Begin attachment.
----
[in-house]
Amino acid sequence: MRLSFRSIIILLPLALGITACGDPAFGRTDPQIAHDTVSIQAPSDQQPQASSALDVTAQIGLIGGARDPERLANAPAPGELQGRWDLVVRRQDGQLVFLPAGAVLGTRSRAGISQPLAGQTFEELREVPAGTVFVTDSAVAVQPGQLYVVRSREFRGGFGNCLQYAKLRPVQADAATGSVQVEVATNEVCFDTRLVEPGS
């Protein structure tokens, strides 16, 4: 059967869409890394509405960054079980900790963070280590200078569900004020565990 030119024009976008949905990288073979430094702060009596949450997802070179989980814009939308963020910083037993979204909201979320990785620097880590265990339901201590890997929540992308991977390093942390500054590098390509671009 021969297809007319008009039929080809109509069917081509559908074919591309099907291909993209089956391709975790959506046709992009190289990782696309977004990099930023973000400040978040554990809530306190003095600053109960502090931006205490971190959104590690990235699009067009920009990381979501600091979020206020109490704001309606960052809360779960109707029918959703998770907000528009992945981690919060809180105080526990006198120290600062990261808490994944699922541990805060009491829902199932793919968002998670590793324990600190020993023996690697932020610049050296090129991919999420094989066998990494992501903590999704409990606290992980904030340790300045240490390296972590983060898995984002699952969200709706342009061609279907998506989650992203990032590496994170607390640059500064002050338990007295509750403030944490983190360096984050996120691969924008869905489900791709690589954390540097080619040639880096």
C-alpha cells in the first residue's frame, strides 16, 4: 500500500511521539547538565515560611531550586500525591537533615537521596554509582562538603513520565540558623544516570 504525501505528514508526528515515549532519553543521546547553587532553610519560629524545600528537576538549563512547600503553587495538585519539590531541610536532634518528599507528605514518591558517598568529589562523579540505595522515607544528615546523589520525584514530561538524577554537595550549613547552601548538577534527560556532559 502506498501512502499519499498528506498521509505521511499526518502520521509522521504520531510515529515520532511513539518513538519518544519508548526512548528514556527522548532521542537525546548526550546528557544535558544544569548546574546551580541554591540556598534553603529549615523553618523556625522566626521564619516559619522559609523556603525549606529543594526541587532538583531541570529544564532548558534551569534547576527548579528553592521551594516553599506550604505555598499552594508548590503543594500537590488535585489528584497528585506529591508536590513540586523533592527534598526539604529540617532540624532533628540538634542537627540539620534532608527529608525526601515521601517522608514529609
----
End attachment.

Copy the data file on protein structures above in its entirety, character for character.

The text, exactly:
[in-house]
Amino acid sequence: MRLSFRSIIILLPLALGITACGDPAFGRTDPQIAHDTVSIQAPSDQQPQASSALDVTAQIGLIGGARDPERLANAPAPGELQGRWDLVVRRQDGQLVFLPAGAVLGTRSRAGISQPLAGQTFEELREVPAGTVFVTDSAVAVQPGQLYVVRSREFRGGFGNCLQYAKLRPVQADAATGSVQVEVATNEVCFDTRLVEPGS
């Protein structure tokens, strides 16, 4: 059967869409890394509405960054079980900790963070280590200078569900004020565990 030119024009976008949905990288073979430094702060009596949450997802070179989980814009939308963020910083037993979204909201979320990785620097880590265990339901201590890997929540992308991977390093942390500054590098390509671009 021969297809007319008009039929080809109509069917081509559908074919591309099907291909993209089956391709975790959506046709992009190289990782696309977004990099930023973000400040978040554990809530306190003095600053109960502090931006205490971190959104590690990235699009067009920009990381979501600091979020206020109490704001309606960052809360779960109707029918959703998770907000528009992945981690919060809180105080526990006198120290600062990261808490994944699922541990805060009491829902199932793919968002998670590793324990600190020993023996690697932020610049050296090129991919999420094989066998990494992501903590999704409990606290992980904030340790300045240490390296972590983060898995984002699952969200709706342009061609279907998506989650992203990032590496994170607390640059500064002050338990007295509750403030944490983190360096984050996120691969924008869905489900791709690589954390540097080619040639880096």
C-alpha cells in the first residue's frame, strides 16, 4: 500500500511521539547538565515560611531550586500525591537533615537521596554509582562538603513520565540558623544516570 504525501505528514508526528515515549532519553543521546547553587532553610519560629524545600528537576538549563512547600503553587495538585519539590531541610536532634518528599507528605514518591558517598568529589562523579540505595522515607544528615546523589520525584514530561538524577554537595550549613547552601548538577534527560556532559 502506498501512502499519499498528506498521509505521511499526518502520521509522521504520531510515529515520532511513539518513538519518544519508548526512548528514556527522548532521542537525546548526550546528557544535558544544569548546574546551580541554591540556598534553603529549615523553618523556625522566626521564619516559619522559609523556603525549606529543594526541587532538583531541570529544564532548558534551569534547576527548579528553592521551594516553599506550604505555598499552594508548590503543594500537590488535585489528584497528585506529591508536590513540586523533592527534598526539604529540617532540624532533628540538634542537627540539620534532608527529608525526601515521601517522608514529609